Apple CEO Steve Jobs hinted at future involvement with Verizon Friday with a brief mention of the company during the Q&A session of the iPhone 4 “Antennagate” press conference. When a reporter mentioned that he was unable to replicate the so-called “death grip” signal loss phenomenon inside Apple’s event space, Mr. Jobs told him that Apple has towers for both AT&T and Verizon on it campus.
“We’ve got strong signal here,” he said, according to Macworld’s coverage of the event. “We have AT&T and Verizon cell sites on campus.”
Reporters on hand for the event didn’t follow up on that seemingly idle response, but it doesn’t take firing up too many neurons to reach the conclusion that the presence of Verizon towers on the campus is strong evidence that Apple is working with the company on some kind of device, likely an iPhone and/or iPad that works with the carrier’s older, but more extensive, 3G cellular network.
Of course, it could just mean that Apple is just trying to ensure that its employees have strong reception when their working those long hours at the company, but Apple’s campus isn’t really that big to begin with. While most, if not the vast majority, of Apple employees sport iPhones today on AT&T’s network, a Verizon tower could be a holdover from pre-iPhone days, as well.
This reporter has long been of the opinion that Apple enjoyed too many benefits (of control) by sticking with one carrier in the U.S. to bring the device to additional carriers in this market. The company really enjoys its control over the end-user experience, and when it comes to the iPhone — from pricing to iTunes integration, Apple has leveraged the control is does have to help the iPhone become the single best-selling smartphone in the U.S.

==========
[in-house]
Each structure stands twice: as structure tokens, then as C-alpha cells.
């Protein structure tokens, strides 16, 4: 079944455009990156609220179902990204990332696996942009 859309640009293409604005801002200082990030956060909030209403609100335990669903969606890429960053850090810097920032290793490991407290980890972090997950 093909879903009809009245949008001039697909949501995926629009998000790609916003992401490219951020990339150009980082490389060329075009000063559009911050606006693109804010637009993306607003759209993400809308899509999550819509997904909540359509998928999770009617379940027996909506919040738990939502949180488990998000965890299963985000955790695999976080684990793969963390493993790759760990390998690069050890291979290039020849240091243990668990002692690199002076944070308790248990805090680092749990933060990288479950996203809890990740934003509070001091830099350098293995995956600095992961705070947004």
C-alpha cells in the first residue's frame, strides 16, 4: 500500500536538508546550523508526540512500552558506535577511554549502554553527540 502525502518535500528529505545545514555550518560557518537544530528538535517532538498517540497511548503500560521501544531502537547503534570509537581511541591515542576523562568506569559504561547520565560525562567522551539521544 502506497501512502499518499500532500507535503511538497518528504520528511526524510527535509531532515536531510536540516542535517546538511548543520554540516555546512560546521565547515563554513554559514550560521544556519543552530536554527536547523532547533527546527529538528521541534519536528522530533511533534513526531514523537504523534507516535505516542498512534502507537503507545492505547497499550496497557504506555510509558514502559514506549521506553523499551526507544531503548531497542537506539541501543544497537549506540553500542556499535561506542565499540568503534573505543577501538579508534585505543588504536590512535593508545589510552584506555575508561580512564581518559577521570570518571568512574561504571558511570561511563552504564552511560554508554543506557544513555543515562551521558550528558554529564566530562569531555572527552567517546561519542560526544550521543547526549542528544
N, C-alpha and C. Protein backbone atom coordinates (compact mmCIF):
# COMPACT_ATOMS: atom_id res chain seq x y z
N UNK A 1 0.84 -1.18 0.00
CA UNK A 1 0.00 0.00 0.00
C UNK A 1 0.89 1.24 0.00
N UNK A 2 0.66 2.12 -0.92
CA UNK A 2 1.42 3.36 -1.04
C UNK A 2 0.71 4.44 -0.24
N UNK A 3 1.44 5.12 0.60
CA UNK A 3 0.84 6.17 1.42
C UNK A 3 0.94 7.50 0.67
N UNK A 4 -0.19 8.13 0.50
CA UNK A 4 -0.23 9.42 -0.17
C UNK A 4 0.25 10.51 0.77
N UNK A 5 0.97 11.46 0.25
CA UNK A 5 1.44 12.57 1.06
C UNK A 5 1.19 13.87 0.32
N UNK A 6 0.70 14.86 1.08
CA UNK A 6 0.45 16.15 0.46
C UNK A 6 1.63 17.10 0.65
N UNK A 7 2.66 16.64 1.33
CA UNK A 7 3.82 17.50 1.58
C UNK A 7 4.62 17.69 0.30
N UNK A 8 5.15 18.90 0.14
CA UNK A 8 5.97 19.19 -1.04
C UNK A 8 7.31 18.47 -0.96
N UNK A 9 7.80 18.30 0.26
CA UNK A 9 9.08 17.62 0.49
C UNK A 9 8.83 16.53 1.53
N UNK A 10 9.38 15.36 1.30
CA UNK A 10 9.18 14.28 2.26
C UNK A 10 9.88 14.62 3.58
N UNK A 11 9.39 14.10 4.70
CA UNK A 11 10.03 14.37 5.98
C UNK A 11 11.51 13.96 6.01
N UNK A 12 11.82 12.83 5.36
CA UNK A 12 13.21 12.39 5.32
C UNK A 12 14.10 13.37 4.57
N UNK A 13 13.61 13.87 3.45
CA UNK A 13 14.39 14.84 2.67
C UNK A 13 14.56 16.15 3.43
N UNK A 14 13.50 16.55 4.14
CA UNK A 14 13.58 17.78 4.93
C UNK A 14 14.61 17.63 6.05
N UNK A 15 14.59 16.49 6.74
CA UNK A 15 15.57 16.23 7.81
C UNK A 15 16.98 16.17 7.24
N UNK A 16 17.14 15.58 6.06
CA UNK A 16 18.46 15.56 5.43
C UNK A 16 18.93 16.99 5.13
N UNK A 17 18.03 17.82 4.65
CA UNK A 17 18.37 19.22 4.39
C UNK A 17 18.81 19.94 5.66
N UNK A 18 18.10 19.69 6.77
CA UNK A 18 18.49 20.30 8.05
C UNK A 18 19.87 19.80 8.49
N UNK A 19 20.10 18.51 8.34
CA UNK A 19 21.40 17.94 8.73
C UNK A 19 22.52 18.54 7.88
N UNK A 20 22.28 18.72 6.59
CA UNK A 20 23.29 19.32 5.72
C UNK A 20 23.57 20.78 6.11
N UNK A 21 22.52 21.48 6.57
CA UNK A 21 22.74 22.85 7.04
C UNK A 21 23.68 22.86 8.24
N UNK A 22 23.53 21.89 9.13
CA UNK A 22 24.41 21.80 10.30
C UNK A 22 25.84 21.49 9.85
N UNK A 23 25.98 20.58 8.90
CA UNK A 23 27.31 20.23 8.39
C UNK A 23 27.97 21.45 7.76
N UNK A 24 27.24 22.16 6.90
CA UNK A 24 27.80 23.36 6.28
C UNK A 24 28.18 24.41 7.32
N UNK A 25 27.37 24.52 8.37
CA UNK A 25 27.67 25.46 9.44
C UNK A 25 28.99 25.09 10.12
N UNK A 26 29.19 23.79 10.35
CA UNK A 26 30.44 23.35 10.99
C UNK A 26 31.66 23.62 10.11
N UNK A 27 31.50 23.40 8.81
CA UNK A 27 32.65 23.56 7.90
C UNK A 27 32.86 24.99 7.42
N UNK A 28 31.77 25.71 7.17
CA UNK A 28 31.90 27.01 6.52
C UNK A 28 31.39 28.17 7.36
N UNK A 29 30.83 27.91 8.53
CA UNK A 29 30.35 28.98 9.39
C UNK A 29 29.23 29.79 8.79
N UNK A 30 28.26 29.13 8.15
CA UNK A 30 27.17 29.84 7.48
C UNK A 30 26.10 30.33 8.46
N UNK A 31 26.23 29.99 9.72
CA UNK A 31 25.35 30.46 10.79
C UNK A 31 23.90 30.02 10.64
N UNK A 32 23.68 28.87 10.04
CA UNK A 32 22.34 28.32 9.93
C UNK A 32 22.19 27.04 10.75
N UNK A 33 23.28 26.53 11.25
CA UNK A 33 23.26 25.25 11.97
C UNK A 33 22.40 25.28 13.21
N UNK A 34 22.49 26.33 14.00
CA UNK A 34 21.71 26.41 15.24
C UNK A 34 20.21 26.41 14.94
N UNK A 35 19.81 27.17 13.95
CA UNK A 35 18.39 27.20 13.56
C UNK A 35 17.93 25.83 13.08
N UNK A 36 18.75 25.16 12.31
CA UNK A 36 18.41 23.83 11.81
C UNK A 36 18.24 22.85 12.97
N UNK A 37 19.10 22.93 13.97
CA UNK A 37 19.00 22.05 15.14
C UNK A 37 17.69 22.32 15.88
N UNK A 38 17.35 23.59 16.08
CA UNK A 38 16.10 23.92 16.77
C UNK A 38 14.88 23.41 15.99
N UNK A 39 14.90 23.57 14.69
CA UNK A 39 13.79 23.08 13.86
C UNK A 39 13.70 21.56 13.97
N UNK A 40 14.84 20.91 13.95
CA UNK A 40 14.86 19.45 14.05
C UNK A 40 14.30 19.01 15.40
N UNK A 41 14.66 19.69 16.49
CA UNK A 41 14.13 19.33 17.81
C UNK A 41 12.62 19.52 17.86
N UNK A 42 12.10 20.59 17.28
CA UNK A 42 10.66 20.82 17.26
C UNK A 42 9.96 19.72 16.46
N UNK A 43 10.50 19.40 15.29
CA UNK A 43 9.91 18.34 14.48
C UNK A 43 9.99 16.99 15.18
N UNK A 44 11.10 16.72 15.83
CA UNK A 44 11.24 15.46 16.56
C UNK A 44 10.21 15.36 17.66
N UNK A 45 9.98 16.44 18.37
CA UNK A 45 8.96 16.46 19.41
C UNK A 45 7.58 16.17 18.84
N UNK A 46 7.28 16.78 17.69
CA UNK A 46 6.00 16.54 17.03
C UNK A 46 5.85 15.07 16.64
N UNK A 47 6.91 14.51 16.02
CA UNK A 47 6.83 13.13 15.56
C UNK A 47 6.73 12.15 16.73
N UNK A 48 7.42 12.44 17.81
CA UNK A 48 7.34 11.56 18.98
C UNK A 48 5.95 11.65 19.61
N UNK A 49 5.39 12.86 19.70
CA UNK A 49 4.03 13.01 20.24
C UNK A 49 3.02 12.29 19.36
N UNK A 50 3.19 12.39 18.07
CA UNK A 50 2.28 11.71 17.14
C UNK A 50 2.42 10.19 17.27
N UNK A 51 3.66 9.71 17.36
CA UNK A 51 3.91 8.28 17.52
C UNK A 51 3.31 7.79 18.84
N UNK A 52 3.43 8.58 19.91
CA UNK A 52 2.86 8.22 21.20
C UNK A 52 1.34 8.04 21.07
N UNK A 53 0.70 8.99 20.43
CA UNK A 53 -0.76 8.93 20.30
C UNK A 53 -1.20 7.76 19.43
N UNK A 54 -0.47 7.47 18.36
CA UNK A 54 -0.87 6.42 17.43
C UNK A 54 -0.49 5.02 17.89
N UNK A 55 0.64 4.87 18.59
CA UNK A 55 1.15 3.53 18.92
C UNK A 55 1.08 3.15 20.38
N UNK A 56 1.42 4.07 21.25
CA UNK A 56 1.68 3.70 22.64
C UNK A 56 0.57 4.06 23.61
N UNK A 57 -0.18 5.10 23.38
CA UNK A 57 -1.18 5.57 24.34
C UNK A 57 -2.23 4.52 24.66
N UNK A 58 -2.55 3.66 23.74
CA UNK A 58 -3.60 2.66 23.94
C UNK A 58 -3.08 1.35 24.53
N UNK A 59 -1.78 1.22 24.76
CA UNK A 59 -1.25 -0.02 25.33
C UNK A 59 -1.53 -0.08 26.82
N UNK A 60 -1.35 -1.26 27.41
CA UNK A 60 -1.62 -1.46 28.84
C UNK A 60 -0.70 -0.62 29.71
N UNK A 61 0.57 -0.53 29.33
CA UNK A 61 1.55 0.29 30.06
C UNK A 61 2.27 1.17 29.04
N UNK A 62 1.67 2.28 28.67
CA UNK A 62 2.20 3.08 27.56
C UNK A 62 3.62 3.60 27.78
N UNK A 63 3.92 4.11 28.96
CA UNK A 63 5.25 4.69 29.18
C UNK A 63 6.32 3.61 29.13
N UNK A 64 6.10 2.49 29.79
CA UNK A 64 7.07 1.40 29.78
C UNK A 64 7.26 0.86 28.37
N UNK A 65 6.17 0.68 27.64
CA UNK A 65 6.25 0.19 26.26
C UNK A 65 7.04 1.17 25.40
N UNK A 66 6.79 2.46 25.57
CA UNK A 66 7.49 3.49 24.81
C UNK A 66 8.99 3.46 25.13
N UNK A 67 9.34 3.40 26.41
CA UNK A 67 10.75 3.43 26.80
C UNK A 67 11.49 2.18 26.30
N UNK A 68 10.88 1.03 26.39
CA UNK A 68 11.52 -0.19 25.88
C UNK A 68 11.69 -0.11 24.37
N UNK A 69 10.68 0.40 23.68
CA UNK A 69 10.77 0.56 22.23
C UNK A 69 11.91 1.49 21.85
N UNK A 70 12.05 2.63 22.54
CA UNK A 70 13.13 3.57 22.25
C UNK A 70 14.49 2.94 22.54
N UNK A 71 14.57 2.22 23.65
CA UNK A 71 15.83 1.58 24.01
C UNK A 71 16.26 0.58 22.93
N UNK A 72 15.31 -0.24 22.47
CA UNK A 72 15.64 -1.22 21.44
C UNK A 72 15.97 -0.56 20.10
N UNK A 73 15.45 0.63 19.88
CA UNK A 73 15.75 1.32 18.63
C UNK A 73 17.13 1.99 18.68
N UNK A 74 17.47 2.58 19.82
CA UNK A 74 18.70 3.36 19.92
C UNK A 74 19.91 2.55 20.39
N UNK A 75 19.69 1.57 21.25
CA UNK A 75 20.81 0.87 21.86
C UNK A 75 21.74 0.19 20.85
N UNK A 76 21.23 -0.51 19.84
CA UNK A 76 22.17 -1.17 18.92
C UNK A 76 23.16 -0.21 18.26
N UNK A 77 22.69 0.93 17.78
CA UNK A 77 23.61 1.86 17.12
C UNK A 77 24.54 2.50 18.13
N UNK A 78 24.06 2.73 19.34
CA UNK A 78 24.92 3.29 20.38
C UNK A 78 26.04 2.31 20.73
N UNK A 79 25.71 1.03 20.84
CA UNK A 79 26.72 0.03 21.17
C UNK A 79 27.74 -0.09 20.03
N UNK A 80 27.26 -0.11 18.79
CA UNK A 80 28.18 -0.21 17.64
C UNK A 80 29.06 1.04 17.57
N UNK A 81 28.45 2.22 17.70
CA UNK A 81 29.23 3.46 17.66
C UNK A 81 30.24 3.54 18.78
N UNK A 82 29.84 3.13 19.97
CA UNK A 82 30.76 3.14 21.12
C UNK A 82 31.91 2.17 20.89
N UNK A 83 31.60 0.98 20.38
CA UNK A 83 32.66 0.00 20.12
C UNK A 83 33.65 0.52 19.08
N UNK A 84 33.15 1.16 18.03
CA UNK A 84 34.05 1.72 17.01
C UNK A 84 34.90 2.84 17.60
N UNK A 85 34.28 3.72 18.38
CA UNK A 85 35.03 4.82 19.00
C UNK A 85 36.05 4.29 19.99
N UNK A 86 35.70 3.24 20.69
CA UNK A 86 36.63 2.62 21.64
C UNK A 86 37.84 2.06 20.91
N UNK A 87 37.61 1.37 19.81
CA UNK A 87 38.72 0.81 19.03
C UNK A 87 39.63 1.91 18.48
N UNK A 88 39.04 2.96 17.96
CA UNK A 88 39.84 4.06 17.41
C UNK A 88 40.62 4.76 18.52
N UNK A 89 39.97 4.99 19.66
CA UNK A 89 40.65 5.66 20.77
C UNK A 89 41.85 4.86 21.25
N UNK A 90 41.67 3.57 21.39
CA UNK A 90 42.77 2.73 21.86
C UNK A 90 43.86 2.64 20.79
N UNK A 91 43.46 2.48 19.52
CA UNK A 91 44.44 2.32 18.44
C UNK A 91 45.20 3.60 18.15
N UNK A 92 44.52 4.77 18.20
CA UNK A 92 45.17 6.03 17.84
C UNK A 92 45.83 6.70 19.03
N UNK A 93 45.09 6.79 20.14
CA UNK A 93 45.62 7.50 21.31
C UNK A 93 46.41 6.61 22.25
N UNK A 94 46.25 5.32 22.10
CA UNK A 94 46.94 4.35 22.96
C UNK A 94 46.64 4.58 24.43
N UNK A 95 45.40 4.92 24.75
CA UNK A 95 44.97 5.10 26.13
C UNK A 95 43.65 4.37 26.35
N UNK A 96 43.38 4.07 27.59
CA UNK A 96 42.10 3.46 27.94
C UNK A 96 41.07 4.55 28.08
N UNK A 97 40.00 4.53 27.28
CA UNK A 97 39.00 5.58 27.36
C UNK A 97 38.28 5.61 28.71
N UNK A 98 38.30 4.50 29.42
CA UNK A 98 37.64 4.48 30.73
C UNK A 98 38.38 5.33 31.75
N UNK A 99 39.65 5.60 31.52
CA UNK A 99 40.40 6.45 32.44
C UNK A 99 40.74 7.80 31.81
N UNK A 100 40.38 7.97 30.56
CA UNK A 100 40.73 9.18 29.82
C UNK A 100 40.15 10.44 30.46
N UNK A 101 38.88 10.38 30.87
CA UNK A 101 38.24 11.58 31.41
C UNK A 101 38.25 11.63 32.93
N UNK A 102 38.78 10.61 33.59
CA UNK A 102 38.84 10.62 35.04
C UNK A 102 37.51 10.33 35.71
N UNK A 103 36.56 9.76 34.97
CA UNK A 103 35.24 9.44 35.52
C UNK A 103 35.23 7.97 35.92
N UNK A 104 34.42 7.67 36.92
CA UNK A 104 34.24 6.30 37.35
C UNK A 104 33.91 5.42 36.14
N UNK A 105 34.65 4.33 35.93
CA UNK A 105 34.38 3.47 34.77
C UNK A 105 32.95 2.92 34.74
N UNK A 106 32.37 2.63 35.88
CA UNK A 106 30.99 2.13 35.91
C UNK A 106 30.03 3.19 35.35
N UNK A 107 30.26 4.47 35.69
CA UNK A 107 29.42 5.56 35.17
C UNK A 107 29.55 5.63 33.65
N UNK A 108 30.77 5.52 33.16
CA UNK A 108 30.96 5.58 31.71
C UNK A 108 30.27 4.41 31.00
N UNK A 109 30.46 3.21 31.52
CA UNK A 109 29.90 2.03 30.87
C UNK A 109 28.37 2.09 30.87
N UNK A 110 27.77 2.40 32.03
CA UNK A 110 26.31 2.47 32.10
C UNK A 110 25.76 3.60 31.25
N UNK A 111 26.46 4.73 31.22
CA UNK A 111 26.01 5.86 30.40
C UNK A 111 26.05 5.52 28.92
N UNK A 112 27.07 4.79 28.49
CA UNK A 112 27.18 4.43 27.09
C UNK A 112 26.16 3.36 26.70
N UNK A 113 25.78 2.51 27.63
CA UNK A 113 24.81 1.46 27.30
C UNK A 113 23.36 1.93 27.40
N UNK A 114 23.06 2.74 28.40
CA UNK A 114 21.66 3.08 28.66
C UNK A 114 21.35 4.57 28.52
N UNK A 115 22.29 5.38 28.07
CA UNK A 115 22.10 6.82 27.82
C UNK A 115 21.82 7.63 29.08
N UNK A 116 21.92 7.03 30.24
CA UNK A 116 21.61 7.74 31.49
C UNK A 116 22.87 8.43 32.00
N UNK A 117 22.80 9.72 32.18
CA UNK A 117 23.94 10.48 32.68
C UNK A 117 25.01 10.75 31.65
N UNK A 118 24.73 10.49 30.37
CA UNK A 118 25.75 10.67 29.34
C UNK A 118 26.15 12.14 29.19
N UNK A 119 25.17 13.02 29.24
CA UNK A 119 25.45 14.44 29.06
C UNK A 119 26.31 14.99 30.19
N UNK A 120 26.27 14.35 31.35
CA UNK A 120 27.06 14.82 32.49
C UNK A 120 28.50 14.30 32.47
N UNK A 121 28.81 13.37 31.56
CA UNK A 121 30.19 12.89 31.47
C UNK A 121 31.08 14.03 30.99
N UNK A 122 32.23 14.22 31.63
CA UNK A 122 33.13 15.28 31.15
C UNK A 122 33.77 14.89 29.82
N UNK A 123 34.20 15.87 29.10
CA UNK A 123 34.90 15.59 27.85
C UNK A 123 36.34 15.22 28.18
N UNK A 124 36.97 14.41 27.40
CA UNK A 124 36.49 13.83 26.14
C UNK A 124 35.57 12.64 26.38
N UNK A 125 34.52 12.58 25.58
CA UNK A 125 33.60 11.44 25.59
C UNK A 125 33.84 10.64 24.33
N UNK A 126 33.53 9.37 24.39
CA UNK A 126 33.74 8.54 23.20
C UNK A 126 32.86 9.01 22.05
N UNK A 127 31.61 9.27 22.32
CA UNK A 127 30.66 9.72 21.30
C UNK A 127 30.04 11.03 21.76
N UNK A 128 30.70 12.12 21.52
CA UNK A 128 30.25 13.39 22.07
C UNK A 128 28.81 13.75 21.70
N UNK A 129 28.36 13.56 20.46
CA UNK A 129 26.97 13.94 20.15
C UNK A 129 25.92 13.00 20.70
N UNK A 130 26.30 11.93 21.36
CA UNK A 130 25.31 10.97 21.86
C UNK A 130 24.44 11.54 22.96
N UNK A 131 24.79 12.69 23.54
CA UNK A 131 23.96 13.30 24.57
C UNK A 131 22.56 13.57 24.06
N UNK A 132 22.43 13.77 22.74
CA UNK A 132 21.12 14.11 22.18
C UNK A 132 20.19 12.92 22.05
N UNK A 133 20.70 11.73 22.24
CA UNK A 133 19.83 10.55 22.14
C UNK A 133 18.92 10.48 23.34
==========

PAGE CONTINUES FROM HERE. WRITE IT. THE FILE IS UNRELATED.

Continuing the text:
Steve Jobs at the iPhone 4 Press Conference
In addition, Apple (and AT&T) has made a big deal about being able to make phone calls and surf the Web on the iPhone on AT&T, which is something that Verizon’s legacy 3G system doesn’t offer.
It has always seemed to me that it would put Apple and the iPhone in a pickle to offer a gimpier version for Verizon, a gimpier version that could lead to consumer confusion (Apple loathes consumer confusion and many of the company’s policies and approaches are intended primarily to limit opportunities for such confusion) and increased support.
Accordingly, I’ve said repeatedly in interviews an in The Apple Context Machine podcast that I expected Apple to remain exclusive with AT&T for the near and mid-term future.
Comments at June’s AllThingsD conference, however, gave me the first reason to doubt my previous analysis of the situation. At that event, Mr. Jobs told Kara Swisher and Walt Mossberg (the relevant section starts at about the 32 minutes mark, but note that you’ll need Flash to watch the video) that there could be some advantages to bringing the iPhone to additional carriers.
Walt: In the UK you went to three carriers, and it didn’t seem to cannibalize your sales.
Walt: In the U.S., would there be an advantage to be on more than one carrier?
Steve: There might be.
(And note that he bit his lower lip, which Lie to Me has taught us means he’s hiding something, but that’s another story.)
Walt: There might be?
Steve: Might be.
Walt: So are you going to do it?
Steve: The future is long.
That’s when I (and many others, of course) knew the writing was on the wall for AT&T’s exclusivity, but today’s little tidbit from the iPhone 4 press conference should seal the deal for any remaining doubters.
If Apple has a Verizon tower on its campus, the company is most likely testing its devices with the Verizon’s networks, plain and simple. In the case of the iPhone, offering a model that works with Big Red’s network will mean a different set of chips and other components than the version the company currently offers in the rest of the world, and that means testing, which is why Apple has the AT&T tower to begin with.